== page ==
[Sitting date: 05 April 2012. Volume:679;Page:1732. Text is incorporated into the Bound Volume.]
JULIE ANNE GENTER (Green) to the
Minister of Transport: Did the Government compare the costs and benefits of the Roads of National Significance against those of other transport projects before announcing them to ensure that it is getting best value for public money; if not, why not?
Hon GERRY BROWNLEE (Minister of Transport)
: Yes. I think it is worth pointing out to the member that the roads of national significance were identified by the regions as being good for them. If the local roads, etc., were adequate, we would not have had to bring up this project.
Julie Anne Genter: How did the Government weigh up the costs and benefits of the roads of national significance programme before announcing it, when the benefit and cost analyses on many of the roads of national significance were not undertaken until 9 months after the programme was announced?
Hon GERRY BROWNLEE: I do not think the member should get too hung up on the benefit-cost analysis on projects. Clearly, she does not, because the Green Party keeps pushing the Auckland central business district rail loop, which, of course, has an appalling benefit-cost ratio, but it does not stop the Green Party members saying it is a great thing. We have made our decisions and our determinations, and put the programme in place, by taking on board the requests of regions.
Julie Anne Genter: Is he saying that it is this Government’s policy to commit billions of dollars to projects before knowing whether they will be of benefit to the country?
Hon GERRY BROWNLEE: No, but I was pointing out that her party’s policy does exactly that.
Julie Anne Genter: I raise a point of order, Mr Speaker. I was trying to clarify his answer to find out whether it was Government policy to commit billions of dollars on projects before knowing whether they were of benefit to the country. I was not inviting comment—
Mr SPEAKER: Order! The Minister answered that very clearly; he said no.
Julie Anne Genter: Has he read the Ministry of Economic Development’s latest petrol price forecast, which has prices trending 20 percent to 30 percent higher than the prices assumed in the roads of national significance benefit-cost analyses, and will he be reassessing the prioritisation of the roads of national significance in light of the long-term upward trend in petrol prices?
Hon GERRY BROWNLEE: I have read those trends for a number of years. They do fluctuate, and if they were to be the determinant of roading projects then we would never have built any roads in this country at all.
Julie Anne Genter: So is the Minister saying that it is better to make a bad decision quickly and stick to it, rather than to review a decision in light of evidence?
Hon GERRY BROWNLEE: No. Let us be clear: there has not been a bad decision here, and the public has endorsed our programme.
Julie Anne Genter: What assurance can he give the public that the Government is making the best possible use of the taxes we pay for transport when his Government has decided to prioritise the roads of national significance without comparing them with other transport projects, when there are many other projects that are significantly more cost-effective than the roads of national significance, and when the business cases for the roads of national significance are now hopelessly out of date according to the Government’s own petrol price projections?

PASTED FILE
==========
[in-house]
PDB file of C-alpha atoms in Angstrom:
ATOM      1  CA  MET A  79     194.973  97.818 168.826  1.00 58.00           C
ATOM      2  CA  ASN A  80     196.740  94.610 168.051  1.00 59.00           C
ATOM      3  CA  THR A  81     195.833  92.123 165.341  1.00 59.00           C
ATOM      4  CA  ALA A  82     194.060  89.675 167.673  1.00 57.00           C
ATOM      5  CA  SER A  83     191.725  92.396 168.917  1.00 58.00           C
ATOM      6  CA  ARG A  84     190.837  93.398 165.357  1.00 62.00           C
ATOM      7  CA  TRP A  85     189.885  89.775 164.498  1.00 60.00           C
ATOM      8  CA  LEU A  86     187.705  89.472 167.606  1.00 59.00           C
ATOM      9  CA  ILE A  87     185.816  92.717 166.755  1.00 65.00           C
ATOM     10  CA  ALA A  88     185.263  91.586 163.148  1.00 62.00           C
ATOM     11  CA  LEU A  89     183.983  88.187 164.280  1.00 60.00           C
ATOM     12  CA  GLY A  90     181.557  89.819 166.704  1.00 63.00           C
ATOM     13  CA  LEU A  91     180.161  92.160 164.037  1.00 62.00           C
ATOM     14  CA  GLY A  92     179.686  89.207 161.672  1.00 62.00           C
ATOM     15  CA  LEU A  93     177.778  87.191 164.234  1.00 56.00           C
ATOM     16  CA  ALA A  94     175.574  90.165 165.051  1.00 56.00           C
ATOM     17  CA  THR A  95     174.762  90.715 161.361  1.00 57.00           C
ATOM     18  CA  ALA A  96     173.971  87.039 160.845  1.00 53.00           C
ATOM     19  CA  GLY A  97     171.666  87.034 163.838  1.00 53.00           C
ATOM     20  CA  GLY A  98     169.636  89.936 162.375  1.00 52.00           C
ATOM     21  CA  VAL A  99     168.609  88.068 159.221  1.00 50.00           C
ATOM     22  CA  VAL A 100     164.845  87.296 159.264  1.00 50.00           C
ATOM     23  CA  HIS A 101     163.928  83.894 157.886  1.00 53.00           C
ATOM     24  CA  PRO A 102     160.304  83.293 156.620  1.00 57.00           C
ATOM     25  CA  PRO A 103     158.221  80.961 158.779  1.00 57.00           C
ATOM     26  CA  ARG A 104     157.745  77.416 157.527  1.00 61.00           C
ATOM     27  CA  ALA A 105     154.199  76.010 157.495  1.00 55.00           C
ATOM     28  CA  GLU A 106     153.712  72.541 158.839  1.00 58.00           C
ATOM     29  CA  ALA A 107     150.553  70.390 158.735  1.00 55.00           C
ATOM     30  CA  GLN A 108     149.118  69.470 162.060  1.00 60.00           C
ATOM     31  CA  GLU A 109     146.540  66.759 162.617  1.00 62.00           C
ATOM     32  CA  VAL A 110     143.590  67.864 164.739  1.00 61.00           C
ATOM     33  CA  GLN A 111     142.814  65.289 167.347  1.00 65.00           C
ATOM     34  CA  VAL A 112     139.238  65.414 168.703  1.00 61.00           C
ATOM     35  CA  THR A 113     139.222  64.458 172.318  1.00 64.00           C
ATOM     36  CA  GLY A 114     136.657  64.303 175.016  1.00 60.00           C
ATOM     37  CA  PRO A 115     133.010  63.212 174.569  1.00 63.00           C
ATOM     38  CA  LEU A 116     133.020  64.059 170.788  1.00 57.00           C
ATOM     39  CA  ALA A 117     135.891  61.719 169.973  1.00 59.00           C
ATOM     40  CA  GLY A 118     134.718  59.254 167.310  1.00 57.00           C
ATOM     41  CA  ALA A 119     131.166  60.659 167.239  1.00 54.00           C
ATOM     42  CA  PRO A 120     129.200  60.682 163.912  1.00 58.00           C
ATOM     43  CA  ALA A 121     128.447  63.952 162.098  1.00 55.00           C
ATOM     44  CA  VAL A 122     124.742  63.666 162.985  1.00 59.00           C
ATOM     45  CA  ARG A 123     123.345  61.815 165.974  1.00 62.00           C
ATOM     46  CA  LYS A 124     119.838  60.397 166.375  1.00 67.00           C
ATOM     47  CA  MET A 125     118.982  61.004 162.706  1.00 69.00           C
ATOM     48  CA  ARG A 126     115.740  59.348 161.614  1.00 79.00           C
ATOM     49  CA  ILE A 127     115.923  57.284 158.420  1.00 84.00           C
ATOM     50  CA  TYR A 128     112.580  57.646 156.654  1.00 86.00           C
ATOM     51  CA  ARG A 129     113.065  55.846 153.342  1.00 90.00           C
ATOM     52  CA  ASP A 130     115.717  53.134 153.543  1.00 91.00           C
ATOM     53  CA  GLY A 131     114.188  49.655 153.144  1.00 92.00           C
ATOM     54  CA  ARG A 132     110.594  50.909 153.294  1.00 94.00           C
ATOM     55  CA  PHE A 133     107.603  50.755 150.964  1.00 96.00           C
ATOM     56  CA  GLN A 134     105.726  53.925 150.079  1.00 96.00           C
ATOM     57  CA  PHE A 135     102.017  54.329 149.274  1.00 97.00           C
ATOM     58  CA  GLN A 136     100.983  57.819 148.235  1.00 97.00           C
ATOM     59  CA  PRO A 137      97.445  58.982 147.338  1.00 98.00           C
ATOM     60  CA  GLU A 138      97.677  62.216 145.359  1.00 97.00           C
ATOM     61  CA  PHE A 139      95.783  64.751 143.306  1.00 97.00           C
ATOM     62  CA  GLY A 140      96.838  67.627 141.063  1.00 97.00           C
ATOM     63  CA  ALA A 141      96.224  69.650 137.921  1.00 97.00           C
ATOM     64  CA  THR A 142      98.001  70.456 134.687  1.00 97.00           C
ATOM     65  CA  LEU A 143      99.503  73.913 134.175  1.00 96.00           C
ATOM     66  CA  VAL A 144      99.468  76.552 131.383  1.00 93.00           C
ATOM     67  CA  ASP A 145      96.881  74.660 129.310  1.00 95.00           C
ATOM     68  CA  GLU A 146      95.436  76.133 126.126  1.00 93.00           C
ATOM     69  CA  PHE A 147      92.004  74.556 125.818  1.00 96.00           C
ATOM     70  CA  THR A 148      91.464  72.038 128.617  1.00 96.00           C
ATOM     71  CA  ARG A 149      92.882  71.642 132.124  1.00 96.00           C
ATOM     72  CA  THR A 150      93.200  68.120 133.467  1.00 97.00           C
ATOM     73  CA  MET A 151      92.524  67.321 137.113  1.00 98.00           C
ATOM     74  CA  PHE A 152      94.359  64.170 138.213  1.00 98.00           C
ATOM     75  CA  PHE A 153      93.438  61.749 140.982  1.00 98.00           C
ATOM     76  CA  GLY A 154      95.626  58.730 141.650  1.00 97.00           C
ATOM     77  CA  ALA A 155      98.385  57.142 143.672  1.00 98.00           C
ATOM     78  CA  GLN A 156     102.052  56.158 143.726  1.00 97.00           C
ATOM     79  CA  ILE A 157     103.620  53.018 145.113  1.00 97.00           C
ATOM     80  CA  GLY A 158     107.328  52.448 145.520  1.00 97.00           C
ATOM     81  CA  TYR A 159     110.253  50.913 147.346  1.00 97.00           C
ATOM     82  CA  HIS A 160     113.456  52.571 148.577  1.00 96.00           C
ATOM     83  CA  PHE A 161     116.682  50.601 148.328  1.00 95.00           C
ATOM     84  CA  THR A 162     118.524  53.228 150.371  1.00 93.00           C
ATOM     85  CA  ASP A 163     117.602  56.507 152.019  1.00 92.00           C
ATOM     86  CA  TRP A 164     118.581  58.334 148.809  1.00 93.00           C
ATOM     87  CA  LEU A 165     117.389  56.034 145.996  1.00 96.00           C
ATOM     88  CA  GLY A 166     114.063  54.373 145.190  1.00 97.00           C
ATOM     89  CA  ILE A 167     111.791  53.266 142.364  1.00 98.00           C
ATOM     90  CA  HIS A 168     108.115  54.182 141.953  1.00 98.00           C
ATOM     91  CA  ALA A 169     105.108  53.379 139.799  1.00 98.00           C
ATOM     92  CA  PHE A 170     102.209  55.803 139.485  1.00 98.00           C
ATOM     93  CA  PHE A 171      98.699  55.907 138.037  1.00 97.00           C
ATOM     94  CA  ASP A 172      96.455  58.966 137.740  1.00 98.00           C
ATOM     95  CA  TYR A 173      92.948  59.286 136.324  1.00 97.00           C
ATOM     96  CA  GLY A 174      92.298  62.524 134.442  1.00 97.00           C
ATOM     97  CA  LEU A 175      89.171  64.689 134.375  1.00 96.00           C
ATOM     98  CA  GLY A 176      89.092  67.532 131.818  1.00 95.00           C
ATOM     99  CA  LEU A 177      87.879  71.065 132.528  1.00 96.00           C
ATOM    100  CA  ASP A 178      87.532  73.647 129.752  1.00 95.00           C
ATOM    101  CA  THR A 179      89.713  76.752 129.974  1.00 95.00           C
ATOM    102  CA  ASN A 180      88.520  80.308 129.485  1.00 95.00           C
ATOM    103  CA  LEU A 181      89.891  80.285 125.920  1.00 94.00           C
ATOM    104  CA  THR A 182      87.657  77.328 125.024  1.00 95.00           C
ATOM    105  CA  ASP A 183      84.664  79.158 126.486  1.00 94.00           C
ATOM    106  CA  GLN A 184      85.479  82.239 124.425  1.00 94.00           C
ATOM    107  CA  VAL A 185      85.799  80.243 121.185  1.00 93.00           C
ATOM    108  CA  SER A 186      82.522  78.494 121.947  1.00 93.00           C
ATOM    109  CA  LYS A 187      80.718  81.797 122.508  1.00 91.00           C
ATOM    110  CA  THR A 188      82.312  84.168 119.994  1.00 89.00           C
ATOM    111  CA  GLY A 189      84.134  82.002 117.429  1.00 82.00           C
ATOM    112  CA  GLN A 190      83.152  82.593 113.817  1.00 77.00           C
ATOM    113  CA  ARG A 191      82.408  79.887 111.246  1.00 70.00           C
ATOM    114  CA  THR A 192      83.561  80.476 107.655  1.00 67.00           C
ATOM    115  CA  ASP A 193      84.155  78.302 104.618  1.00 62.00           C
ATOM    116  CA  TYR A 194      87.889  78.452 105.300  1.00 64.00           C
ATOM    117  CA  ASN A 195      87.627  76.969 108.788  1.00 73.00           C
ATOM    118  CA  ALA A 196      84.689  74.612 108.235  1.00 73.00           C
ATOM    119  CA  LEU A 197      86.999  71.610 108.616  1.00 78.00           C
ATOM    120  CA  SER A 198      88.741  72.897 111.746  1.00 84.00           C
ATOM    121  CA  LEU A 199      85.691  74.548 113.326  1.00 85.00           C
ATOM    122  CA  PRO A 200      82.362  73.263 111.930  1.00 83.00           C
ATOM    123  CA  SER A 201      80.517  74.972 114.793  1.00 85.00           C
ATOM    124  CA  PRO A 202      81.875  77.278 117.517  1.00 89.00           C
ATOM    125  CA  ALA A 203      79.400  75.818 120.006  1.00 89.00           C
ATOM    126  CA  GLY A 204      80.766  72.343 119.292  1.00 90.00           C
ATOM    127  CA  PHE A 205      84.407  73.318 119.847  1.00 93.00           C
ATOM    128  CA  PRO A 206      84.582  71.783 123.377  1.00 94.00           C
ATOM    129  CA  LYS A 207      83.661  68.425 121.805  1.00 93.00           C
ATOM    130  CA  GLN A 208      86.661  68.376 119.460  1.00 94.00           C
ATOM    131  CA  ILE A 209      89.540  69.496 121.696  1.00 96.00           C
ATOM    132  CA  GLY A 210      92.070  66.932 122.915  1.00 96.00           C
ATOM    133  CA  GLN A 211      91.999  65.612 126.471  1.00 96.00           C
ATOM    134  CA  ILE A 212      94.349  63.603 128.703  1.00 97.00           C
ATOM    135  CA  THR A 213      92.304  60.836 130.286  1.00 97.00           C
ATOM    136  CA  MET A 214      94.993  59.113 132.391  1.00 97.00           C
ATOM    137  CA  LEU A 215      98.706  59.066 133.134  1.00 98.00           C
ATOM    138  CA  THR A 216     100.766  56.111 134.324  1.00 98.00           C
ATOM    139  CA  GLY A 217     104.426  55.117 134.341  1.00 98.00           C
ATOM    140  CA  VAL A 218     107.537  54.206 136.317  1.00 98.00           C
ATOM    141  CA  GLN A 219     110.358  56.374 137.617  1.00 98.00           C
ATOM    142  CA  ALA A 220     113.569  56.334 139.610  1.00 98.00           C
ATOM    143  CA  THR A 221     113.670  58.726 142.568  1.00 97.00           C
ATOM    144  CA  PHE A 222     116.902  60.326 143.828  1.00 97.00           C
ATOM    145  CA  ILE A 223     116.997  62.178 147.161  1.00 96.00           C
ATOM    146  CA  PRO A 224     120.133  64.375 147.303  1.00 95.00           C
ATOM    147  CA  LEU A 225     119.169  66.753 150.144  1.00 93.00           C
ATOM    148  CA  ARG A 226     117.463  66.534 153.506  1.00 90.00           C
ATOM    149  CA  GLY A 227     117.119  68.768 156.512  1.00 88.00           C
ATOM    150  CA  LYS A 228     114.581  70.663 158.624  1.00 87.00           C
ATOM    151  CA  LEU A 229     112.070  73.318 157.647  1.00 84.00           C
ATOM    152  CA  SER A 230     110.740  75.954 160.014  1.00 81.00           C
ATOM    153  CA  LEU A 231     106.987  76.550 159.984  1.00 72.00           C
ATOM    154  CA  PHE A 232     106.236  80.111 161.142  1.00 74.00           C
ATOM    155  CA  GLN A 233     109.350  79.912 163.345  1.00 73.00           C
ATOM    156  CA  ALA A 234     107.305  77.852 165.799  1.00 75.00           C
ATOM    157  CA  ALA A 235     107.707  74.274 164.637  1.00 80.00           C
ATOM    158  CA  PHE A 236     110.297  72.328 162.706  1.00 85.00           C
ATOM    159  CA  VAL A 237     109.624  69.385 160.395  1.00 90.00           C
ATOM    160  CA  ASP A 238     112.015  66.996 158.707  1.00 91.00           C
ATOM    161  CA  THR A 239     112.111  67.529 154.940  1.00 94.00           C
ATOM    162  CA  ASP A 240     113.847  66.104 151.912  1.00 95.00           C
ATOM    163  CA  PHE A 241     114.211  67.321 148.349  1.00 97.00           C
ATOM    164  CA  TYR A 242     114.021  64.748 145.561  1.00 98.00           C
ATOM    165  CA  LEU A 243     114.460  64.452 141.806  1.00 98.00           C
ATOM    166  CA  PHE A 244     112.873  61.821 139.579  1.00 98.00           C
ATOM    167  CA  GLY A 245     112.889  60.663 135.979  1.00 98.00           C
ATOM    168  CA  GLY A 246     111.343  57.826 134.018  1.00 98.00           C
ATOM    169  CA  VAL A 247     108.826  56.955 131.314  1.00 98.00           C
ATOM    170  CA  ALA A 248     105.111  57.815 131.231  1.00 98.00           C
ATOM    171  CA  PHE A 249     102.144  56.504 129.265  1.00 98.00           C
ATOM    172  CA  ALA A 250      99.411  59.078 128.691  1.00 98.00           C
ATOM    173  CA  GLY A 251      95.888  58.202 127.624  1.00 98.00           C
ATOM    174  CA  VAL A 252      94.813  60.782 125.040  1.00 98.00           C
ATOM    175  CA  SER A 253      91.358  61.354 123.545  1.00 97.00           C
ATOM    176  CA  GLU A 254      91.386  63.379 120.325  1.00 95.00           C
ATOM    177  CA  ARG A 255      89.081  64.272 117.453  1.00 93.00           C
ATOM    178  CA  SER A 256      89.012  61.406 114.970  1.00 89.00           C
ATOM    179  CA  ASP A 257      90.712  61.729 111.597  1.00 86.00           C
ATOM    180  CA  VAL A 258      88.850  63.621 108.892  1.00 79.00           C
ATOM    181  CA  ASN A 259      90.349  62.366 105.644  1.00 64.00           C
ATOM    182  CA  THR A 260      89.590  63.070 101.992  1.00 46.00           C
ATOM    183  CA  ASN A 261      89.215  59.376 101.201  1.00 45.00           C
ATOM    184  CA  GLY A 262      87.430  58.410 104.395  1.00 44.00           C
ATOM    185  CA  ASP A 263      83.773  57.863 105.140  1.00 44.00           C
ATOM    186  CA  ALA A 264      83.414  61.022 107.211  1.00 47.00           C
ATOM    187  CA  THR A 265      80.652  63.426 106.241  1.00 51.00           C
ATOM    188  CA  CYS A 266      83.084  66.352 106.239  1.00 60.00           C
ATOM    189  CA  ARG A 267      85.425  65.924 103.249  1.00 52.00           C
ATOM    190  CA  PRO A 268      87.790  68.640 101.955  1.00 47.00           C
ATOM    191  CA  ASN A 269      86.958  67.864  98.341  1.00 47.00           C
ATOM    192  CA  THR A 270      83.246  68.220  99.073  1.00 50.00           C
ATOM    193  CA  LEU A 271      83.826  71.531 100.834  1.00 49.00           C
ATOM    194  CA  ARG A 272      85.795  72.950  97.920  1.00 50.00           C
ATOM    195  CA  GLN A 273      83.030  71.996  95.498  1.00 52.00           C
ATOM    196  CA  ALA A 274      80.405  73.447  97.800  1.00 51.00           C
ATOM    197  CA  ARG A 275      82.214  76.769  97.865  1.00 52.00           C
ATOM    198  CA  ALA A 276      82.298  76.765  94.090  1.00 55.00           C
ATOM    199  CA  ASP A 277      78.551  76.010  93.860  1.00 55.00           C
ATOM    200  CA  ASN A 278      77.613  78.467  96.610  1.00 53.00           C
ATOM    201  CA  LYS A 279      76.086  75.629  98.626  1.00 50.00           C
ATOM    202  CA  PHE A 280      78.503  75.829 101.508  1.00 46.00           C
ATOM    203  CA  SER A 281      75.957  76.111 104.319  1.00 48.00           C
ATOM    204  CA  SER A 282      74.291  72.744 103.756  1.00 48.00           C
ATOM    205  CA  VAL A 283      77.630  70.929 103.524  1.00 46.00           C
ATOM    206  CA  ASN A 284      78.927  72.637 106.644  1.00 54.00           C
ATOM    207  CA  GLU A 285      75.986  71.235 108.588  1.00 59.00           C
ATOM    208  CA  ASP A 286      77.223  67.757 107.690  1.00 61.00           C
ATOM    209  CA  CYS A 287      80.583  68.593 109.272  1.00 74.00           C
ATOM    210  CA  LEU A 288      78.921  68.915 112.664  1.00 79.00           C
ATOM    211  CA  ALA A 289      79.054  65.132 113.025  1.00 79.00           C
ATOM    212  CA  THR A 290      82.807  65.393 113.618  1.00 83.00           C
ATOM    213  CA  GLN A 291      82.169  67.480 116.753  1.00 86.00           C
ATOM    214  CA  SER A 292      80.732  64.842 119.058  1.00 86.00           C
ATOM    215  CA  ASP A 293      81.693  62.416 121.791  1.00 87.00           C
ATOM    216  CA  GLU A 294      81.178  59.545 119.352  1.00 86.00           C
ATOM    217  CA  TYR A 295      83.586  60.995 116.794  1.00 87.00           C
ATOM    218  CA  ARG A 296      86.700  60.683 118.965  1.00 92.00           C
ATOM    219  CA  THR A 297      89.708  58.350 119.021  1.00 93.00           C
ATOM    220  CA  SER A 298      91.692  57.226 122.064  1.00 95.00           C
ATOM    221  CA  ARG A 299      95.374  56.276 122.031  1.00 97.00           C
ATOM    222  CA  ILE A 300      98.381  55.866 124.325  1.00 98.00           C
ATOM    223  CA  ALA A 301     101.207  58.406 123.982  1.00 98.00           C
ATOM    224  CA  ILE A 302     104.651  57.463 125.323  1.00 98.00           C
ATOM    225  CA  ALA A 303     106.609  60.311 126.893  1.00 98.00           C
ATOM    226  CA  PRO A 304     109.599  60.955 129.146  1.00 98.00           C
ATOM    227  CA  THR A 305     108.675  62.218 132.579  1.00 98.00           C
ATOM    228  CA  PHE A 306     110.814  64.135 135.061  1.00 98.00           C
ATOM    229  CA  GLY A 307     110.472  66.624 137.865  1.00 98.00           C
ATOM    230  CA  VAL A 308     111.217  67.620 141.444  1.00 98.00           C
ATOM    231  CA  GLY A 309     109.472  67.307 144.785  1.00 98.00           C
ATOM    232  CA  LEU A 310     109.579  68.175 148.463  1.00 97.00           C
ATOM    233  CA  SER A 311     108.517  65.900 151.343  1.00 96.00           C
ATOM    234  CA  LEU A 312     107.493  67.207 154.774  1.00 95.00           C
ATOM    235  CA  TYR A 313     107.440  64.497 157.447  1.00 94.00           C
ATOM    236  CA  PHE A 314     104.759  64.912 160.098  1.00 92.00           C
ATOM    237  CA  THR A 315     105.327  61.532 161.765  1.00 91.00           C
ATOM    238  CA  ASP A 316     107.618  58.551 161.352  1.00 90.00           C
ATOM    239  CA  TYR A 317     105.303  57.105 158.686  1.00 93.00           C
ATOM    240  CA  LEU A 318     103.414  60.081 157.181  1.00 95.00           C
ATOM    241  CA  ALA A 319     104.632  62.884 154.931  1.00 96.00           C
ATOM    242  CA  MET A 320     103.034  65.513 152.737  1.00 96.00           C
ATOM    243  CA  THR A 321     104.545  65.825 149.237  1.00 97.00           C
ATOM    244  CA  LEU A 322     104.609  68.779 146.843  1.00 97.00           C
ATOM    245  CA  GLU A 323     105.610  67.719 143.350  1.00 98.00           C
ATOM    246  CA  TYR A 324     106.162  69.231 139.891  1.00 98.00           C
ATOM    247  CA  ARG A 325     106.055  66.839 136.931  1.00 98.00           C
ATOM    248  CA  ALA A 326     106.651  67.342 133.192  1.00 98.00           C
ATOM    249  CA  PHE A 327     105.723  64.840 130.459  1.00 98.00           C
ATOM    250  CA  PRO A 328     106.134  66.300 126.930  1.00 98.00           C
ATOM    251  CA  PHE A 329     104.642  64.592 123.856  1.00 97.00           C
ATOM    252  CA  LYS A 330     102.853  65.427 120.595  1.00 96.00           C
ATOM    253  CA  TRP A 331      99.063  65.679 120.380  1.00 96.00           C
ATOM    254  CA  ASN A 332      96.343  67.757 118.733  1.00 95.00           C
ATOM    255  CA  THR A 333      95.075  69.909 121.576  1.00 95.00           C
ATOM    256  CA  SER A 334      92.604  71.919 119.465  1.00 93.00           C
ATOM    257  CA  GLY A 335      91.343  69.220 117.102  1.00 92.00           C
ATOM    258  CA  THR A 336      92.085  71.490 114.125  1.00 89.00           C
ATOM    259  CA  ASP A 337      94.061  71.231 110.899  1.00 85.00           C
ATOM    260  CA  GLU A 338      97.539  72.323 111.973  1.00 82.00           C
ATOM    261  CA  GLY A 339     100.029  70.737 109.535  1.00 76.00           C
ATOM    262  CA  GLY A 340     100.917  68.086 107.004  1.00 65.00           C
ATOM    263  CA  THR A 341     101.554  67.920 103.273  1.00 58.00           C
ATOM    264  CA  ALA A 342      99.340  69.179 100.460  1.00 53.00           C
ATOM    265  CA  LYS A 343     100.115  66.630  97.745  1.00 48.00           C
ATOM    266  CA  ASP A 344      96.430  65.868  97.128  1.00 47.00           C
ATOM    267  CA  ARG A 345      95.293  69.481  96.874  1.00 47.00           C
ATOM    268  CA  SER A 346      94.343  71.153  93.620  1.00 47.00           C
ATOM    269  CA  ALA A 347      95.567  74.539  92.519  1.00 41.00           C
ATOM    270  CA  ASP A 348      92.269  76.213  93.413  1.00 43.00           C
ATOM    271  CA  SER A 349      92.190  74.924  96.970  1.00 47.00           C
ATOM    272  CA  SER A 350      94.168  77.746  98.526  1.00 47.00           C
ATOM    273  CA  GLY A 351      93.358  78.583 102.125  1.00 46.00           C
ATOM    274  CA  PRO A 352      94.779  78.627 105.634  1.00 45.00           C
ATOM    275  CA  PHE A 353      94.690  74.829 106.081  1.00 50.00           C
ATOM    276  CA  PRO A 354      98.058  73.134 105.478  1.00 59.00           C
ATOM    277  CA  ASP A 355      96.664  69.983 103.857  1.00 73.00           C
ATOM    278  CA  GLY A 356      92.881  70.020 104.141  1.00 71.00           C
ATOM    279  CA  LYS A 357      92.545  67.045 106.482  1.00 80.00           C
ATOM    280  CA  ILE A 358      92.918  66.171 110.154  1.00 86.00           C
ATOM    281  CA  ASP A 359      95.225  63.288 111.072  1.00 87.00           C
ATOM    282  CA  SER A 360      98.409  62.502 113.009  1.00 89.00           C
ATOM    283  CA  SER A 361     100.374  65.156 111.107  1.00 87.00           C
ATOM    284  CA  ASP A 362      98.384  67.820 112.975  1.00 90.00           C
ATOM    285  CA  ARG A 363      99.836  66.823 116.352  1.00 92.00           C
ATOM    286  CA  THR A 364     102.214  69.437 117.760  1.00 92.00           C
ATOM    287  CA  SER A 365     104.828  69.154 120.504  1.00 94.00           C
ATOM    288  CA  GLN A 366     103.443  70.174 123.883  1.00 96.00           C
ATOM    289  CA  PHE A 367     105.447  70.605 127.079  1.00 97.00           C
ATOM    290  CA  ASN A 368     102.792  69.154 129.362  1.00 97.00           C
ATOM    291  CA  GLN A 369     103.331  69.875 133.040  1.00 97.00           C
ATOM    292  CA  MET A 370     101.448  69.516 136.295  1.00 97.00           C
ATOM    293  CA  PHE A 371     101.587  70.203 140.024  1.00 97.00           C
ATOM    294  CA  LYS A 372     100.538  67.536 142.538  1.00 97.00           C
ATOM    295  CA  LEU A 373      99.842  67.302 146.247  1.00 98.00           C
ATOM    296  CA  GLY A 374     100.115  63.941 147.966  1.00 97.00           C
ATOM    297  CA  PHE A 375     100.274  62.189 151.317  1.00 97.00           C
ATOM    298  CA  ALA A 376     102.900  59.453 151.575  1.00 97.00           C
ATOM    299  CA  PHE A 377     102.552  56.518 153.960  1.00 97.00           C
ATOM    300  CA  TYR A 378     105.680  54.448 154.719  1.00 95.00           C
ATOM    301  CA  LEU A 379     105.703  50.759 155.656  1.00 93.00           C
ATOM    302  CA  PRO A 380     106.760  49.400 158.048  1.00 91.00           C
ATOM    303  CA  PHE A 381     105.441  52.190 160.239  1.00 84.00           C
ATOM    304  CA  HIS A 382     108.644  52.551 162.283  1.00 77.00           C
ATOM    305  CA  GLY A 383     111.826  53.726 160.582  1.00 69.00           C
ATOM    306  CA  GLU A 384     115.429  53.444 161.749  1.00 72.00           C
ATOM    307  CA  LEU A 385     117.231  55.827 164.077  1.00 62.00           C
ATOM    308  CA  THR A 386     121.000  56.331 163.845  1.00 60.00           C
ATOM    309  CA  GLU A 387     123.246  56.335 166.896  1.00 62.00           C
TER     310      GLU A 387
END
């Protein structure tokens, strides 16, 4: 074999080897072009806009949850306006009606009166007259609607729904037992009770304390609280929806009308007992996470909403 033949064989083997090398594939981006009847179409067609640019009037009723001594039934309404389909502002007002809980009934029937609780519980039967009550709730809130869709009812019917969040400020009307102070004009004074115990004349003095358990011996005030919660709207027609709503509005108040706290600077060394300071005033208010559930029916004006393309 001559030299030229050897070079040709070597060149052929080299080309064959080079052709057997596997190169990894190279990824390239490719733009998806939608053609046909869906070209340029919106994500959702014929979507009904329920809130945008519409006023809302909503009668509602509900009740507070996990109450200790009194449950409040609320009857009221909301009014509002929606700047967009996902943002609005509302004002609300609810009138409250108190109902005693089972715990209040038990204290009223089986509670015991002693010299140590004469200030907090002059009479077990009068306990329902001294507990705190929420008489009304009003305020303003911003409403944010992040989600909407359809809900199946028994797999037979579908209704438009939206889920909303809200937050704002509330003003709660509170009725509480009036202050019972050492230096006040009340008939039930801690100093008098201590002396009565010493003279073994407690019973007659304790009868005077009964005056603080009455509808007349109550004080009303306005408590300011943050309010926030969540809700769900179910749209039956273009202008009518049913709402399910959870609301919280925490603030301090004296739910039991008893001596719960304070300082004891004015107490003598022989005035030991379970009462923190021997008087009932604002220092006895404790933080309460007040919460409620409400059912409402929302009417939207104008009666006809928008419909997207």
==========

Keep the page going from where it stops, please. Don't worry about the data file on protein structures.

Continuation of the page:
Hon GERRY BROWNLEE: None of that is correct.
Julie Anne Genter: I seek leave to table a document. It is from the New Zealand Transport Agency. It is the Pūhoi to Wellsford project summary statement, published in January 2010, which shows that the Pūhoi to Wellsford project has a benefit-cost ratio of 0.8.
Mr SPEAKER: Leave is sought to table that document.
Hon GERRY BROWNLEE: It is available online.
Mr SPEAKER: Well, members can refuse. I have put the leave. Leave is sought to table it. Is there any objection? There is objection because it is available online.
Hon GERRY BROWNLEE: I raise a point of order, Mr Speaker. It is you who has set the rules for what can be tabled in this House. It is inappropriate to put members
back on the spot, turning those sorts of things down. That document is available online to anyone who wants to get it. [Interruption]
Mr SPEAKER: Order! Some order will come back to the House. I will take the point of order first from Gareth Hughes.
Gareth Hughes: If you applied that rule as strictly as the Leader of the House is implying, 99 percent of documents, from the OECD to Government departments to university reports, would be ruled out of order for tabling in this House, to the detriment of members in this House.
Mr SPEAKER: Order! I think this matter can be dealt with, with a little sense. There are some documents for which I obviously do not put leave to the House, because I want to discourage the practice of members seeking leave for them. However, the Speaker does have to be careful not to take that too far, because the decision on whether or not leave is granted is ultimately the members’. I am very conscious of that, and that is why I do not want to take my ruling too far, as Gareth Hughes pointed out. It might not have escaped the attention of some members that the Speaker once, perhaps, had a conflict of interest with respect to this document, and, therefore, did not want to be seen to be ruling it out from being tabled in the House. I wanted to make sure that the House had the chance to make a decision on that.
Julie Anne Genter: I seek leave to table the Ministry of Economic Development’s
Energy Outlook 2011: Reference Scenario and Sensitivity Analysis, which was published in January 2012, and which shows petrol prices trending 20 to 30 percent higher than they were in 2009.
Mr SPEAKER: Leave is sought to table this document. Is there any objection? There is no objection.
Document, by leave, laid on the Table of the House.